Fierce Love

Deutsch: Ein Löwe wird verwendet um Aslan darz...

I’m not sure when I first realized that my love for my children was a fierce love. Was it when I held my first-born and counted fingers and toes? Was it on the way to the emergency room cradling a 2-year-old with a gash over his left eye? Or was it when I watched one of them being excluded from a game or play time?  Whatever event or time it came over me that this was not a quiet, comfortable, sit down by the fire love. Rather, it was a fierce love characterized by strong emotion and equally strong action.

Maternal love is a fiercely protective love lest anyone hurt my children. It is a believing love – wanting to give the benefit of the doubt. It is a hunting down love – I will get you. I will hunt you down if you hurt my kid. My maternal love wants to be a building up love – hugging tightly even as a vice grips my heart at their hurt, wiping salty tears away and praying for the words to encourage and heal the wound. Maternal love is a fierce love.

And so when I read the words that describe God’s love I think I get it. From metaphors of labor pains, bears with cubs, and leopards I am given a picture of a fierce and female love that defends and protects, often at a great cost.

“Can a woman forget her nursing child,
that she should have no compassion on the son of her womb?
Even these may forget,
yet I will not forget you.” Isaiah 49:15

“Listen to me, you descendants of Jacob,
all the remnant of the people of Israel,
you whom I have upheld since your birth,
and have carried since you were born.
Even to your old age and gray hairs
I am he, I am he who will sustain you.
I have made you and I will carry you;
I will sustain you and I will rescue you.” Isaiah 46:3,4

In the first book in the Chronicles of Narnia  “The Lion, the Witch and the Wardrobe“, before the four Pevensie children have met Aslan they talk with Mr. and Mrs. Beaver about him. In the conversation Susan and Lucy find out Aslan is a Lion.

“Ooh,” said Susan, “I thought he was a man. Is he – quite safe? I shall feel rather nervous about meeting a lion.”

“That you will, dearie, and make no mistake,” said Mrs. Beaver; “if there’s anyone who can appear before Aslan without their knees knocking, they’re either braver than most or else just silly.”

“Then he isn’t safe?” said Lucy.
“Safe?” said Mr. Beaver; “don’t you hear what Mrs. Beaver tells you? Who said anything about safe? ‘Course he isn’t safe. But he’s good. He’s the king I tell you.”

Maternal love has never been just a comfortable, safe love. And no matter how much I may want to portray God’s love as comfortable and safe all the metaphors tell me it’s so much more. It’s a defending, all-encompassing, satisfying, nourishing, protecting and restoring love. Surely it’s a fierce love.

17 thoughts on “Fierce Love

  1. I just stumbled on your blog through a link at Desiring God. I especially was intrigued because I have worked with refugees here helping with English, my husband took a TEFL course in Alexandria (which afforded me a trip to meet up with him in Egypt with his frequent flyer miles) am passionate about using hospitality to touch the lives of those from other cultures in our area, and married to a pastor who has taught himself Arabic and desires to return to the area to minister. The other delightful part of exploring your blog is that I, too, am a nurse (working with lung cancer patients) and am in my 50’s but about 5 1/2 years older, and have 5 children….my youngest is teaching English in Prague this year. I look forward to reading more of your posts in the days ahead. And to comment most appropriately to this post, I always saw moms as “mother bears”…fierce when it comes to protecting her cubs.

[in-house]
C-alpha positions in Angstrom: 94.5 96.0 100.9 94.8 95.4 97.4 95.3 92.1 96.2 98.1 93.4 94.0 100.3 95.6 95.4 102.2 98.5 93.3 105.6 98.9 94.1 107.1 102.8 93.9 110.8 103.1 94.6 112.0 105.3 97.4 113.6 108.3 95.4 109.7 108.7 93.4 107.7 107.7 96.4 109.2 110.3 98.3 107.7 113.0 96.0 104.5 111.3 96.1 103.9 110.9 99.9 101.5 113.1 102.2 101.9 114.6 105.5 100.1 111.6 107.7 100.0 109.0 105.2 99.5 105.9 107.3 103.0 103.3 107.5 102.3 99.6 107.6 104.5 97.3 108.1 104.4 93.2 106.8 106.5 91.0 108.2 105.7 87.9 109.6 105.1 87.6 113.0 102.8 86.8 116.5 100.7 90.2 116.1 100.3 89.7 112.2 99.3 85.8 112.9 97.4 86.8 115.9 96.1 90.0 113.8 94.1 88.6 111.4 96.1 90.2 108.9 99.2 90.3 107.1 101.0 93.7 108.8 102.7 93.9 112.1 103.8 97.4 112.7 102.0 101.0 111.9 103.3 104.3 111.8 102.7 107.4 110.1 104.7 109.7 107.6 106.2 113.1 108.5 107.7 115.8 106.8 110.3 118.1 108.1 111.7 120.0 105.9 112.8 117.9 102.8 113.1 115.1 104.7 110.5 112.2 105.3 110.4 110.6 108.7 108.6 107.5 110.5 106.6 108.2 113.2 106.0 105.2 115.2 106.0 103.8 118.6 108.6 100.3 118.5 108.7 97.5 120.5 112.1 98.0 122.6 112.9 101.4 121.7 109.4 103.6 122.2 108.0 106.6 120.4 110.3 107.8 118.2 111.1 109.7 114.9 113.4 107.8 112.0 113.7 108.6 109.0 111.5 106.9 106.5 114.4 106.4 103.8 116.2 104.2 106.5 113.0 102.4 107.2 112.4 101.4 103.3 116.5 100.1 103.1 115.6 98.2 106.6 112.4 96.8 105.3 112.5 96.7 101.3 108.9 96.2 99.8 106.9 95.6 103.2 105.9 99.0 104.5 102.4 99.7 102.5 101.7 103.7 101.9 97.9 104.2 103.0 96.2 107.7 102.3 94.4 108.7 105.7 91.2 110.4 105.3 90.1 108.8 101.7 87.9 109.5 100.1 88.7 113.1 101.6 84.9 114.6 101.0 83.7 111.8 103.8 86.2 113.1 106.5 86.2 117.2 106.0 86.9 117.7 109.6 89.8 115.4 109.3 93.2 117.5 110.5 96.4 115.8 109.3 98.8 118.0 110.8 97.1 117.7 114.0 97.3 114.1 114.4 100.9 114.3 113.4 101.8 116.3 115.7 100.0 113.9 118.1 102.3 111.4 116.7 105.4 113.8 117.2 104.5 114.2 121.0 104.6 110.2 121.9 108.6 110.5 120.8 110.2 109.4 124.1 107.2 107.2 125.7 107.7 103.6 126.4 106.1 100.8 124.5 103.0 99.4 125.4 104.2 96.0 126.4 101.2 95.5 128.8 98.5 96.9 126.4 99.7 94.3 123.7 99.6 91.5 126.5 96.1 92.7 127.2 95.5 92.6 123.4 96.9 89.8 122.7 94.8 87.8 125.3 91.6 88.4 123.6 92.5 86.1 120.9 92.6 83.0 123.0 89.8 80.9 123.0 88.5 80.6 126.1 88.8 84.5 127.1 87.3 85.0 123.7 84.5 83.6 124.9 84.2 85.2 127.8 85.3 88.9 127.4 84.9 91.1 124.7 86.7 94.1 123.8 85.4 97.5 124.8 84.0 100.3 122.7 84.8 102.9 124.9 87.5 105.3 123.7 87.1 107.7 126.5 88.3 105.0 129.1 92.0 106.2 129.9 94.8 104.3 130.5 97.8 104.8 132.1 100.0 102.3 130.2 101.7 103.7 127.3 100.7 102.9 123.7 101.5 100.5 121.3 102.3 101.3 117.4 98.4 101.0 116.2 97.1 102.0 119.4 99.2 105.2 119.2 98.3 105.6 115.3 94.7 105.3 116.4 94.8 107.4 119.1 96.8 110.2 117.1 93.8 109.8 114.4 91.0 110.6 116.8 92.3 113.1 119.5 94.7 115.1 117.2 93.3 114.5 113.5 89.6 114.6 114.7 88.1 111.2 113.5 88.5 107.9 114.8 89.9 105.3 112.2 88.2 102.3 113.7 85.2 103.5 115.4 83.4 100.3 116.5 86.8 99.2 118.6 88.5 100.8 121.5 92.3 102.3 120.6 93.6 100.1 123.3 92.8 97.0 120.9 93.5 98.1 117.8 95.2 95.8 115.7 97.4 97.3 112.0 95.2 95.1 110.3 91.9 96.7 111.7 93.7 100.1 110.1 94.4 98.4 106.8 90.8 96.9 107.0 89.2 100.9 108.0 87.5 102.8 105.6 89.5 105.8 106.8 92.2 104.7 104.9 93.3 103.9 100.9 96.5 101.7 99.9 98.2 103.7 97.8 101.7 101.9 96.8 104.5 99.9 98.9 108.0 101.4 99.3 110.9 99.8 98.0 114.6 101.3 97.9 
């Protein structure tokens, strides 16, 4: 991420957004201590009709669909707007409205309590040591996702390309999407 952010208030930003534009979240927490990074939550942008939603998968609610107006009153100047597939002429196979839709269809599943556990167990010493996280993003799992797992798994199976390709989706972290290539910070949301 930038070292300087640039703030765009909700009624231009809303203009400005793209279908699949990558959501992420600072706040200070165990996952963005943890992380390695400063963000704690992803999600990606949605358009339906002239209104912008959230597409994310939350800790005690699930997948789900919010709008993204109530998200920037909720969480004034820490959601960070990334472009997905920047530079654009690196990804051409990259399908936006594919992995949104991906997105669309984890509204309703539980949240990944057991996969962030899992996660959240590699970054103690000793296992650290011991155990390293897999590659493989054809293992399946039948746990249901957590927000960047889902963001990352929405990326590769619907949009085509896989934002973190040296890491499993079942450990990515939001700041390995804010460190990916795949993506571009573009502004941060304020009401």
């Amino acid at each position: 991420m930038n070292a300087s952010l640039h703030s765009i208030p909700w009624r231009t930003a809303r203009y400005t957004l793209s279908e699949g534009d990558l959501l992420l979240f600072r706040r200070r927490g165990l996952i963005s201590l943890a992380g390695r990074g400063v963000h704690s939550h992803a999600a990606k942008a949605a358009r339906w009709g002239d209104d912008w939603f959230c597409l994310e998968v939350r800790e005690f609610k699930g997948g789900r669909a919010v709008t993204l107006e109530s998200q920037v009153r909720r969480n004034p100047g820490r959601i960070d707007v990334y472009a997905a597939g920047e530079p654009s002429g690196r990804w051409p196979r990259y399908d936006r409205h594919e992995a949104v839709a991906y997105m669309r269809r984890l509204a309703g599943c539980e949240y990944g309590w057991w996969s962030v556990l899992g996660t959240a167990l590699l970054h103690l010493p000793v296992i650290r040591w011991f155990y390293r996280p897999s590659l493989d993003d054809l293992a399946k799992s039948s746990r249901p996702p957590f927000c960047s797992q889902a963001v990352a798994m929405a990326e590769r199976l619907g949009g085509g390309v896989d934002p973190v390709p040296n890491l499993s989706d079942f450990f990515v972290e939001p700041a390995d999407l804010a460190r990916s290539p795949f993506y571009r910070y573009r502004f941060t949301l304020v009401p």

1. Lou Ann – first let me say that I’m so happy you stumbled on this blog! It sounds like we are living parallel lives and that you are a kindred spirit! I have the same passion as you – what area do you live in? We were just in Alexandria over Christmas and had such a good time. I’m wondering how you enjoyed Egypt so tell more!
      And about the mother bear analogy – absolutely. My big paws can be gentle until the claws come out. Thank you thank you for finding me and commenting.


      1. We live in Cleveland Ohio and I presently work at the Cleveland Clinic. This new job with lung cancer patients does not afford me the time with refugees I used to have. I gave up 12 hour shifts, every other weekend and holidays to have a Mon through Fri job, weekends (especially Sundays) off and holidays! This was important as my children are all scatter and it may be the few times I can share with them. I was in Egypt summer 2006. I must admit my impression by day 2 when I was put on the “Superjet” from Cairo to Alexandria, all alone, I kept thinking “I don’t want to live here, oh Lord, I don’t want to live here”. I was surprised by my response as I have spent time in Guatemalan remote villages, South Africa, (Can’t really count Europe as it has always been beautiful to me) and it was the first time I felt that way. As I grew more accustomed to my surroundings those feelings dissipated and by the time my week ended, I thought I could get used to the heat and really enjoy the middle east. My husband had the privilege of returning Oct 2008 to teach at a conference of Christian workers outside Alexandria. He would never hesitate to return as it has become a fond place in his heart. I love forward to the day I can retire and start a new season and adventure being used of the Lord. I have been able to be a part of a few Sudanese women most recently helping them out as I can, but there just is not enough hours in a day to do all that my heart would want. Well this has become quite wordy, sorry.